The Ketchum planning staff's packed summer schedule just got busier, as a delay from the developers of the proposed Warm Springs Ranch Resort will necessitate a quick turnaround to prepare for scheduled public hearings in June.
DDRM Greatplace, developer of the resort, was originally scheduled to submit information materials on April 29 determined from a Planning and Zoning Commission workshop on April 1 at the Presbyterian Church of the Big Wood. At that meeting, around 150 area residents were on hand, along with the commission, to ask the development team about major issues of concern for the large-scale project, including height, traffic and economic impact.
However, that deadline was pushed back to May 5 to accommodate a second workshop, partially the result of recommendations from the public, on April 24 to specifically look at design and massing alternatives.
In its ninth and most recent incarnation, the resort would feature a five-star 75-room hotel, 45 condominiums for rent, a nine-hole golf course and 90 residences made up of townhomes, villas and estate lots. There would also be meeting space, 3,400-square-foot events house, spa, bar and two restaurants, including a reincarnation of the Warm Springs Restaurant.
The last large change came at the end of April when the a block of workforce housing, which would accommodate about half the project's employees, was relocated from just west of the hotel, adjacent to Warm Springs Road, to the eastern side of the project near Townhouse Lane.
The city agreed to the May 5 deadline, as it was determined that the developer should have extra time to look at issues raised at the second public workshop. However, the resulting new design is not expected at City Hall until Monday, May 12, a full week past the second deadline. Ketchum Economic and Community Development Director Lisa Horowitz said on Tuesday that the delay was caused by a death in the family of DDRM Greatplace owner Stan Castleton.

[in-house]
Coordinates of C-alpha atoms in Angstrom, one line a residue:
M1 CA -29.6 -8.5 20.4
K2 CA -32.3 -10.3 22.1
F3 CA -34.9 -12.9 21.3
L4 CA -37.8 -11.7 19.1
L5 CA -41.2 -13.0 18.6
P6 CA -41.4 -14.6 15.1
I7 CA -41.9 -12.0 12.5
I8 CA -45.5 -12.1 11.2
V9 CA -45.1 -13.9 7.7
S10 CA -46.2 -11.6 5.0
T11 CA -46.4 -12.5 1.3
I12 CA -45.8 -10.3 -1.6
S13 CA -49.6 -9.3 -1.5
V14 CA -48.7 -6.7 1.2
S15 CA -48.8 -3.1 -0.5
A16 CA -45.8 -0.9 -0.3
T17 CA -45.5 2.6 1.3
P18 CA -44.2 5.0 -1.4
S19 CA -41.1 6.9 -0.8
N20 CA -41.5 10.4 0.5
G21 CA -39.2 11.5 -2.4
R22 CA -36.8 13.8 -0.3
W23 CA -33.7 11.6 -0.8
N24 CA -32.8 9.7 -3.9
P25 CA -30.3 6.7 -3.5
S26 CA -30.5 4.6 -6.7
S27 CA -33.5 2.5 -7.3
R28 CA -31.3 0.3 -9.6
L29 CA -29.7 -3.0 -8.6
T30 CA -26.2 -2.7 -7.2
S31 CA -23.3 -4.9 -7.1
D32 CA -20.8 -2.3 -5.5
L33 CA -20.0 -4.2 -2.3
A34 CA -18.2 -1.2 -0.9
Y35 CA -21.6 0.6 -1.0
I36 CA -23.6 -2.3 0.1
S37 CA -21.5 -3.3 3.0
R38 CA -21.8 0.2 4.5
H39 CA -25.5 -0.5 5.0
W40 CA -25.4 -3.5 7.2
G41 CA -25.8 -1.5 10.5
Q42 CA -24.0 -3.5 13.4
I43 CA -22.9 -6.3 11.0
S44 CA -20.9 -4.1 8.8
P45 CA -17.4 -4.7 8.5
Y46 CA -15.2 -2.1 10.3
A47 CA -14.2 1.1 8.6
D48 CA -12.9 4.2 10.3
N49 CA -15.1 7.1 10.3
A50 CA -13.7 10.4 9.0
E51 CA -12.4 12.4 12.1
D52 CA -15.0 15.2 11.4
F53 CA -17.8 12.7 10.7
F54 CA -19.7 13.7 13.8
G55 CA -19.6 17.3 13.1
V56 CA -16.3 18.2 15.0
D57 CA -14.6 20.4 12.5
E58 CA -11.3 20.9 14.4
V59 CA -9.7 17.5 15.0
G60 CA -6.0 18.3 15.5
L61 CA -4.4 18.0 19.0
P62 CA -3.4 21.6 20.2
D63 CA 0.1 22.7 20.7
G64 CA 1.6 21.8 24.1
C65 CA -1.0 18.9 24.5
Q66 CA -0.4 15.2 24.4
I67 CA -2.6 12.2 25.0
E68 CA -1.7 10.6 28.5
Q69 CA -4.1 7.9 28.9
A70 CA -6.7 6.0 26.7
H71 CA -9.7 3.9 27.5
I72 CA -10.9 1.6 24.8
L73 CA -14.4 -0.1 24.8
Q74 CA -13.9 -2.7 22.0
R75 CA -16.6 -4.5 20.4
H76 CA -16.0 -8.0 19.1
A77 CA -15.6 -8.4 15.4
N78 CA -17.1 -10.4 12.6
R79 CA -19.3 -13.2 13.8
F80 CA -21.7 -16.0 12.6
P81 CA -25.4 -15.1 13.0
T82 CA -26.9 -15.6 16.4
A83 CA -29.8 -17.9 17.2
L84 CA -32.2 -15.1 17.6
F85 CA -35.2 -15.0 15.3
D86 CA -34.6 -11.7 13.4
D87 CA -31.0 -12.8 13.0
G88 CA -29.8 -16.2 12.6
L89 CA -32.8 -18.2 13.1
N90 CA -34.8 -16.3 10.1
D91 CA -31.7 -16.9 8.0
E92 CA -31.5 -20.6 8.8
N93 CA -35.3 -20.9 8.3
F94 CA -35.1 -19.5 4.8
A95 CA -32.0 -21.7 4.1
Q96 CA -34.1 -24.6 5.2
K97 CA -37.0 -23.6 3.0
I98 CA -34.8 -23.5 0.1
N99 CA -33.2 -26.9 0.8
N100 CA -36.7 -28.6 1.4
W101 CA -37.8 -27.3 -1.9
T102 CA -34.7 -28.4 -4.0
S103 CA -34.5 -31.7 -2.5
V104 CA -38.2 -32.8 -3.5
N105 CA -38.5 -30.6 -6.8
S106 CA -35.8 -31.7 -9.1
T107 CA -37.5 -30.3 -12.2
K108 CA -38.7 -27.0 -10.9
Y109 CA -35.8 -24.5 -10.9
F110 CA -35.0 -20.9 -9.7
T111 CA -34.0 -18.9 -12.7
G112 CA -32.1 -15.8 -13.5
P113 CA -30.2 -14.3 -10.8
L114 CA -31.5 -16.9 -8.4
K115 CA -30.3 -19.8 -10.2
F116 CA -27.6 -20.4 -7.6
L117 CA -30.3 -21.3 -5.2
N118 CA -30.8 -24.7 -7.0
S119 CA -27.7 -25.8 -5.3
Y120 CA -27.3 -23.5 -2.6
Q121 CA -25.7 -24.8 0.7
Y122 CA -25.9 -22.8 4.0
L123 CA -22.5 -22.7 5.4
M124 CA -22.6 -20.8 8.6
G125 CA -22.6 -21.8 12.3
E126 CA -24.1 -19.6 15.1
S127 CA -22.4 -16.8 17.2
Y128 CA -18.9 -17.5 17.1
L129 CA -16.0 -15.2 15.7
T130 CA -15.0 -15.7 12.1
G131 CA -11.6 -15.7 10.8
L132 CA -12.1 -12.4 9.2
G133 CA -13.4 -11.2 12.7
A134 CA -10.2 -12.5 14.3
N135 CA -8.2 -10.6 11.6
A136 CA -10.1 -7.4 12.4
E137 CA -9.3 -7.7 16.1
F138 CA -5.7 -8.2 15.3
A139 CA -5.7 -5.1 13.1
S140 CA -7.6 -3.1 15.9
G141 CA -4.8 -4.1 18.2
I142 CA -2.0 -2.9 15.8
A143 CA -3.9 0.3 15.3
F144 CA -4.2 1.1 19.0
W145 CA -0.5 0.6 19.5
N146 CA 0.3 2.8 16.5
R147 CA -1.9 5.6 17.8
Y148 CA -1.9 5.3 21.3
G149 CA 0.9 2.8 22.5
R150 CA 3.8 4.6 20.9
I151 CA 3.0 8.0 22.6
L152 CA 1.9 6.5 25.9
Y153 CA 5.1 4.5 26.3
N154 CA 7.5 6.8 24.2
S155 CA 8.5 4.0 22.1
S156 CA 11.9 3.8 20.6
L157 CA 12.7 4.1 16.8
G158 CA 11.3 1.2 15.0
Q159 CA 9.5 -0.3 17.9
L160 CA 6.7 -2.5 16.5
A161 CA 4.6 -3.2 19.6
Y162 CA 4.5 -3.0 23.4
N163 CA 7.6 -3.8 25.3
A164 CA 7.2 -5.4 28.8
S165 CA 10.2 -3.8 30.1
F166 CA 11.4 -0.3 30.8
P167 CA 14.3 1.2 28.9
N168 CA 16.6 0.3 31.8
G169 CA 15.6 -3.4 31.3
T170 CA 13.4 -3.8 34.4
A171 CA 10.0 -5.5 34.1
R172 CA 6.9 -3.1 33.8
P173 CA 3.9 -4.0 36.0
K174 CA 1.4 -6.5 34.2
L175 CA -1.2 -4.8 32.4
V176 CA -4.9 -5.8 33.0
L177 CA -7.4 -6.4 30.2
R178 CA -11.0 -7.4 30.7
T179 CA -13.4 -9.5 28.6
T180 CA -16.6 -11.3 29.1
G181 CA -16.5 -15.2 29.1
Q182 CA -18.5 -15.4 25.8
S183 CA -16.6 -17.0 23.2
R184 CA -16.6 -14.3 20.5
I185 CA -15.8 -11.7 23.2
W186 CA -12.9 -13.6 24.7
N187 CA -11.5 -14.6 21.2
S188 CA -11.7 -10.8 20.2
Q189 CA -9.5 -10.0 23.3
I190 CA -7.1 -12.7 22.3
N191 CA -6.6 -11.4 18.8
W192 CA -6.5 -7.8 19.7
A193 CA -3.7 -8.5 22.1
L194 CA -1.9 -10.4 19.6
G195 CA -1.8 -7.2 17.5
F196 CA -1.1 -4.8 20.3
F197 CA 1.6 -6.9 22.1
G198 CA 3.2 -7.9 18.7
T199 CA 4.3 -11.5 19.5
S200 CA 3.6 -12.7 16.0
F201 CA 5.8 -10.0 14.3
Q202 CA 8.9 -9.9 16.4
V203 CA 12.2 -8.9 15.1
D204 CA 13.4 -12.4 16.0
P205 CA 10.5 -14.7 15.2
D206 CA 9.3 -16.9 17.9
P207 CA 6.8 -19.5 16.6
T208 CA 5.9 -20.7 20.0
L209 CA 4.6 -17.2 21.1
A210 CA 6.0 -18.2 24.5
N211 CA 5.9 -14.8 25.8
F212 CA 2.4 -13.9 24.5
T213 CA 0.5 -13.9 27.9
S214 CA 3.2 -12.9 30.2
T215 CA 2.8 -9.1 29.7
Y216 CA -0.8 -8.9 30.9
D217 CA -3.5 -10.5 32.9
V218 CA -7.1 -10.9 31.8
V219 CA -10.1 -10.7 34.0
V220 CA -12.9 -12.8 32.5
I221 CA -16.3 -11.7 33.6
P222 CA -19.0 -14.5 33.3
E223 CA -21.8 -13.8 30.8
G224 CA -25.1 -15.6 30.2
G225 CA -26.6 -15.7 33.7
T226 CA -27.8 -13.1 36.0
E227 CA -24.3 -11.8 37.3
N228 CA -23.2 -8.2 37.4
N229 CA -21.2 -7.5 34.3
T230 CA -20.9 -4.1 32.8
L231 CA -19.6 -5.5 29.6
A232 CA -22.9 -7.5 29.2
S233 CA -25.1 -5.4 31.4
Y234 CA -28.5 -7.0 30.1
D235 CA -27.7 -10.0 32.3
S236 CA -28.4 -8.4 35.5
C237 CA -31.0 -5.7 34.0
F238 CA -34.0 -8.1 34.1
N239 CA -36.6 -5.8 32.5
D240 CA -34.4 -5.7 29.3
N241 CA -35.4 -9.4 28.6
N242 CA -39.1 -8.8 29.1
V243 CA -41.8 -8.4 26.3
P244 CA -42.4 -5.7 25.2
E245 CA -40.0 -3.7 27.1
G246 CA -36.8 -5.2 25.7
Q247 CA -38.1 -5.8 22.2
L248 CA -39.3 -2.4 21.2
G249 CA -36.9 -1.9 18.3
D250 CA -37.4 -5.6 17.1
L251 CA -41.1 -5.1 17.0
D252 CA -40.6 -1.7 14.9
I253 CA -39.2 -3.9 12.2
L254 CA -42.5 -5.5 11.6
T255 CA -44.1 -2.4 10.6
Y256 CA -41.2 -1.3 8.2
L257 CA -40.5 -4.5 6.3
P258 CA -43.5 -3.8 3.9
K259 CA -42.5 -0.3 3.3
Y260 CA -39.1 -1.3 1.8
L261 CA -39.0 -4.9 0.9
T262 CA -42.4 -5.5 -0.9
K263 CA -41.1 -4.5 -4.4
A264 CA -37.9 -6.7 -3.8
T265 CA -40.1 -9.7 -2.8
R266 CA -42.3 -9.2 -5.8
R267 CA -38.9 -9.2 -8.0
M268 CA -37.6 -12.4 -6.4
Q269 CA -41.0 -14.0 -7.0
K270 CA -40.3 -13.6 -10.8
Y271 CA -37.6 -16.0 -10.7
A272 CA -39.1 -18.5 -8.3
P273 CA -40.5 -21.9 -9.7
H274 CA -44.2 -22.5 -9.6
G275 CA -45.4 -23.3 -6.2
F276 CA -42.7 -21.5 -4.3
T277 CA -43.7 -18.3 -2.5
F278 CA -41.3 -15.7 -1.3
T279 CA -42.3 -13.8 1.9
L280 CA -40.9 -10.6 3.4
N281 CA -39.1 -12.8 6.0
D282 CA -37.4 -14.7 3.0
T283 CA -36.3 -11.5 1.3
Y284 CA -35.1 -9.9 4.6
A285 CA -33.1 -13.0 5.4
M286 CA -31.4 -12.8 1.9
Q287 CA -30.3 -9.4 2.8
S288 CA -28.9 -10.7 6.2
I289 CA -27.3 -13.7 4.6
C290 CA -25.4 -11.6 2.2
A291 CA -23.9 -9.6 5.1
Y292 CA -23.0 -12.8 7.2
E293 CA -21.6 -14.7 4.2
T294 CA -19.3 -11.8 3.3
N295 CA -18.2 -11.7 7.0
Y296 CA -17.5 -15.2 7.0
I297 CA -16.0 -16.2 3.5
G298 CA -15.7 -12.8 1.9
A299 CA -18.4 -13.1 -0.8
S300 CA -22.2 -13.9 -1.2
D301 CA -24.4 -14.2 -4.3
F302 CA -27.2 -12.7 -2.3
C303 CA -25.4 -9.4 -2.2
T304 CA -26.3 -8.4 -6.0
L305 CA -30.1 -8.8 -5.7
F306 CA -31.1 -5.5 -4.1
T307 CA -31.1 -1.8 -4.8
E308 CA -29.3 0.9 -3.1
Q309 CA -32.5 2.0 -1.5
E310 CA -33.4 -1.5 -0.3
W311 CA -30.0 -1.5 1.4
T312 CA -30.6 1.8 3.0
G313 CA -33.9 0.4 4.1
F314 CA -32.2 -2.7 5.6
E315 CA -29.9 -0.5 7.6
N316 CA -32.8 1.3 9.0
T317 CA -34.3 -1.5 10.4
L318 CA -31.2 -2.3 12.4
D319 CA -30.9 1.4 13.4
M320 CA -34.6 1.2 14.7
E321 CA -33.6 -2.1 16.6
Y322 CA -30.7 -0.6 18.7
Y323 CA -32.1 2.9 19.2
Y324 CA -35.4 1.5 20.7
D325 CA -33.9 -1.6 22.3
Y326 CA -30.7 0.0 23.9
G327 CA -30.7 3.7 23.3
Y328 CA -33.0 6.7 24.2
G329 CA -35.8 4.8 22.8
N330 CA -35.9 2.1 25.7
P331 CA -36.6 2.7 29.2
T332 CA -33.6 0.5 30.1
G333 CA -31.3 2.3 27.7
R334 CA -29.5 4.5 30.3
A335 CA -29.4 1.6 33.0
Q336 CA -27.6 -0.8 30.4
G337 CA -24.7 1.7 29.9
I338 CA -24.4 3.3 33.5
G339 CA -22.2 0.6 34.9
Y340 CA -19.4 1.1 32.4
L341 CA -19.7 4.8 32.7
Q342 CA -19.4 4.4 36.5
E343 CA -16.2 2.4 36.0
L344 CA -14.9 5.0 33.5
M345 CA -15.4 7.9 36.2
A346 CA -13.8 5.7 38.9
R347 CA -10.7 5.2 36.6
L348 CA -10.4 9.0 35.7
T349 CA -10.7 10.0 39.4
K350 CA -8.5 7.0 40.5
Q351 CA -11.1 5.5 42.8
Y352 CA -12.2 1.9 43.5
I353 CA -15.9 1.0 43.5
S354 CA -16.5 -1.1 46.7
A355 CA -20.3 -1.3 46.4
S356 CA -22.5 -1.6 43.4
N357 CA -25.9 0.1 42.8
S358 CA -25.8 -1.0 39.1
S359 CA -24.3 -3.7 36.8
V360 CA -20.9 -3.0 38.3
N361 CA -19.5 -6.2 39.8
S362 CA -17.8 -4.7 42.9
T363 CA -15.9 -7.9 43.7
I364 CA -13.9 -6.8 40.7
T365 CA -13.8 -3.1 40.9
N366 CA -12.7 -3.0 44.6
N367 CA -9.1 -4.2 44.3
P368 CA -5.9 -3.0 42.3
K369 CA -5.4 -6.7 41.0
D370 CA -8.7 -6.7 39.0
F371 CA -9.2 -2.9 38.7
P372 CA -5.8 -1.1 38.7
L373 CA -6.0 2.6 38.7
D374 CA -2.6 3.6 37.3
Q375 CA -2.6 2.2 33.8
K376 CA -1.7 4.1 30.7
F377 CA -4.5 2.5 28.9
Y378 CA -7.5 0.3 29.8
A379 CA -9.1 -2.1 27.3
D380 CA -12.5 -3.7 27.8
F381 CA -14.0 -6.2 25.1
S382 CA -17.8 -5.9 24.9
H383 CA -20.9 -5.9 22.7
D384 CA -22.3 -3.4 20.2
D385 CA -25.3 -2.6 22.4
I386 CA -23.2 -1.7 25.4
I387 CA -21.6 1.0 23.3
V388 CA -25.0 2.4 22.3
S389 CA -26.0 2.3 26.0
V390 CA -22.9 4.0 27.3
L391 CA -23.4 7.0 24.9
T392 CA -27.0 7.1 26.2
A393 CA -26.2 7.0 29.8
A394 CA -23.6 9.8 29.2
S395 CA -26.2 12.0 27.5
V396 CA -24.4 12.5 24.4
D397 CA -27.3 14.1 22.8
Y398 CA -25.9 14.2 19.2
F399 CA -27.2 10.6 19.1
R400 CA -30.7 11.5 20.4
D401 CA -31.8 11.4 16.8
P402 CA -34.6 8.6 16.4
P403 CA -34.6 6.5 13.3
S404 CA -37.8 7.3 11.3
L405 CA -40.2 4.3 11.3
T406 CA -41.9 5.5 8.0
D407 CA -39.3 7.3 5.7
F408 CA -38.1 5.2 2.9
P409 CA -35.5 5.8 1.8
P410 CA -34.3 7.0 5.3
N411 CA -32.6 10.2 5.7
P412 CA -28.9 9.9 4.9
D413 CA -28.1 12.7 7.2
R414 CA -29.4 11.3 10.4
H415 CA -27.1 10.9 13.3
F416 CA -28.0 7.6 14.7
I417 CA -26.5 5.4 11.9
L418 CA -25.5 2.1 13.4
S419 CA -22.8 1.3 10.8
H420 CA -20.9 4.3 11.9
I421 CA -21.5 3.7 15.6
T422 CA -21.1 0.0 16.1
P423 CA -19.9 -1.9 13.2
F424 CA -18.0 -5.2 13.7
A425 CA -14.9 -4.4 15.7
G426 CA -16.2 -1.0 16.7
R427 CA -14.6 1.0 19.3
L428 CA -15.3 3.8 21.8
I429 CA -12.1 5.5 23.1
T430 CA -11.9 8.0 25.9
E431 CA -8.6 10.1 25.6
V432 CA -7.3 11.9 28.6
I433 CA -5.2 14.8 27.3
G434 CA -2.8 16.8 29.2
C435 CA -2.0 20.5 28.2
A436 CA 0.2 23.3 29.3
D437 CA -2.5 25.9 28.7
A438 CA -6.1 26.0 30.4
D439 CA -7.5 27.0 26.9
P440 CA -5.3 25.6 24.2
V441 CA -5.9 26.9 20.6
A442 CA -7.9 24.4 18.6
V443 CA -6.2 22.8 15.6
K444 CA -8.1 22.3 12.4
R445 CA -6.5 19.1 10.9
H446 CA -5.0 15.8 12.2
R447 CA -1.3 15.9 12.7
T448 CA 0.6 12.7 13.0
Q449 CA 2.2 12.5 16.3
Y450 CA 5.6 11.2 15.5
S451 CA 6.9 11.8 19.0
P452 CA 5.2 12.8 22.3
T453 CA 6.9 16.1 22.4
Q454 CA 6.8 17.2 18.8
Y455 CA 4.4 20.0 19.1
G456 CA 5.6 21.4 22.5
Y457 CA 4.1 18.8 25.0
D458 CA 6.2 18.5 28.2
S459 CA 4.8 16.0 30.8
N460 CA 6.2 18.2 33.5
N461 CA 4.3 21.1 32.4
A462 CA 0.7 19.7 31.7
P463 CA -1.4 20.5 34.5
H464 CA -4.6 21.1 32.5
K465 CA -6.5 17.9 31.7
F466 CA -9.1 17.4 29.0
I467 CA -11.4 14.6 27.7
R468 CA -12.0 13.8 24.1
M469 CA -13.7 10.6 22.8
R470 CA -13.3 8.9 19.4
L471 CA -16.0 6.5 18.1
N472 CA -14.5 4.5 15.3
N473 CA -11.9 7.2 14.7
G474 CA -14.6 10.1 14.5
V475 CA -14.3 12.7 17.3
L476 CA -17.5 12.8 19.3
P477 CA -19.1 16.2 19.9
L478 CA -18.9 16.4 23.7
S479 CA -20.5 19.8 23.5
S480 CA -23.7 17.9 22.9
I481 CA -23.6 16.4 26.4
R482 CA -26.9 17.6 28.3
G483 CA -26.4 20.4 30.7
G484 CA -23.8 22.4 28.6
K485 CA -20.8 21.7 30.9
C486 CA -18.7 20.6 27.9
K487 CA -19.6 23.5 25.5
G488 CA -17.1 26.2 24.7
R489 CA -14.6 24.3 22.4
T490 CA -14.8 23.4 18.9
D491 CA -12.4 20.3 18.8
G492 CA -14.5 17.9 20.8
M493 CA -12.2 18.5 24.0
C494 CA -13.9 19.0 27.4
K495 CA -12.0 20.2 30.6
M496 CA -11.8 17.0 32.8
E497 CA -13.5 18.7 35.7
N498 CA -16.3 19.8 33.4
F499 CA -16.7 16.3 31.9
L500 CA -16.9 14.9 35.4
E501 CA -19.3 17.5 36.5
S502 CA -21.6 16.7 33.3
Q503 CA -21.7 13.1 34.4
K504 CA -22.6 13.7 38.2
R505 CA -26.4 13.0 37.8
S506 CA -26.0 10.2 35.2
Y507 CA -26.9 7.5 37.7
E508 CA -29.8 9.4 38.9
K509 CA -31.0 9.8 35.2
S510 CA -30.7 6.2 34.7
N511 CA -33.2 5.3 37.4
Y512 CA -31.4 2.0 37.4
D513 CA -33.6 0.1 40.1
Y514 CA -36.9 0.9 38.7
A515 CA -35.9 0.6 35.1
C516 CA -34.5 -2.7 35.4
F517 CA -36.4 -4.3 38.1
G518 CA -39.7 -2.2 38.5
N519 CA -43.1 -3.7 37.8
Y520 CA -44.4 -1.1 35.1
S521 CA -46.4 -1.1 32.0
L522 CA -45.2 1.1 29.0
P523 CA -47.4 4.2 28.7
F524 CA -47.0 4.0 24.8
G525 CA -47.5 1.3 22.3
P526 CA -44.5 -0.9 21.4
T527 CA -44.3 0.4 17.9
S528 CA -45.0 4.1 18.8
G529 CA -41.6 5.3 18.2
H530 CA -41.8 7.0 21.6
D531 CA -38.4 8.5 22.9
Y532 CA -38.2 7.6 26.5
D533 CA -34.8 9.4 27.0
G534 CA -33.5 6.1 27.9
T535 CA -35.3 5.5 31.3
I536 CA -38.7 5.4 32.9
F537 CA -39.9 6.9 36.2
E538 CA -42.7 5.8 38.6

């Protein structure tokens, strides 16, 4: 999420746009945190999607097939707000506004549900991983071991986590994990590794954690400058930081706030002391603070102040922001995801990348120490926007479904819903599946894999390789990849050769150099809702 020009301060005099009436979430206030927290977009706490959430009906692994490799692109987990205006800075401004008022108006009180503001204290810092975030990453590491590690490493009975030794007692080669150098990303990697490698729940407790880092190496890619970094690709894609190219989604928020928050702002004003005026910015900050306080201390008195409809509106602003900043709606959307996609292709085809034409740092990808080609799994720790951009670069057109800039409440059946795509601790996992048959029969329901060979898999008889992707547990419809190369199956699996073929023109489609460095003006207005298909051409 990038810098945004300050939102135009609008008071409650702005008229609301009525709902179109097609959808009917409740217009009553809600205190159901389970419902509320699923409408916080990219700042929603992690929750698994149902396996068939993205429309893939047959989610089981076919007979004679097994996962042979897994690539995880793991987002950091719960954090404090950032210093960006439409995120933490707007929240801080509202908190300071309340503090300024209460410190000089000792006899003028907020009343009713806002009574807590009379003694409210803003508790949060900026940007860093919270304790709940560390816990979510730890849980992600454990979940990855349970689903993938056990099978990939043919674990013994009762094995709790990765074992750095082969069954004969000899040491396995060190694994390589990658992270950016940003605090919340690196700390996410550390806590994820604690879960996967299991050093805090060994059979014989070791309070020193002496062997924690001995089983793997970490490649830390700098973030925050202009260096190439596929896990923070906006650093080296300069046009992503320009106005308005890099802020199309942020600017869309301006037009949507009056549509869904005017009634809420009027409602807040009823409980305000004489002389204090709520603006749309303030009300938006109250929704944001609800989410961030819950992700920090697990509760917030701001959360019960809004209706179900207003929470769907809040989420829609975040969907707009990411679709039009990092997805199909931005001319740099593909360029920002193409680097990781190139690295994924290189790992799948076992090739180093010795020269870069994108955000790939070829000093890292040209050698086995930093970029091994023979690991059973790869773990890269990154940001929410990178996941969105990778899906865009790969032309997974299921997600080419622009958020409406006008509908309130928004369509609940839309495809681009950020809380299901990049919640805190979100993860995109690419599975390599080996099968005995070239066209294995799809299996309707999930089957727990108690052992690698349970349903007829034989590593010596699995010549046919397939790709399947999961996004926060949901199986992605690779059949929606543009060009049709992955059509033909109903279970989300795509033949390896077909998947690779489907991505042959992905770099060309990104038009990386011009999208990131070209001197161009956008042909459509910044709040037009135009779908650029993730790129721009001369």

"I don't think it's ideal, but we had to factor in that they were responding to the last workshop," Horowitz said. "This way we get a new (package of information) rather than the same one."
Horowitz said the city could have pushed the public hearings, scheduled for June 10, 11 and 12, and final commission decision on June 19 back to September, but thought that would be unfair to residents who worked the original itinerary into their schedules. However, that decision gives the planning staff a mere two weeks to prepare its report for consideration by the public and commission prior to the meetings.
"We made a commitment that the report would be done 15 days before the public hearings," Horowitz said of the reason for the time pressure. "We don't want to reneg on that commitment."
Horowitz said the developer would provide some of the materials today, Friday, May 9, and renderings of the most recent design, titled Scheme 10, the following Monday.
"If they've lowered the height of the hotel it would be a responsive move on their part because of comment from the P&Z and public," Horowitz said. "I'll be really curious to see what they come to us with on Monday."
At the April 24 workshop, the commission members asked if there was any way to bring down the hotel's roof height, which is 93 feet at its maximum, around 60 feet above Warm Springs Road.
Horowitz said other pertinent information that's been requested includes economic impact analysis of similar projects in other resort communities, a transportation study showing transit stops and circulation, and safety issues concerning neighboring Bald Mountain Road.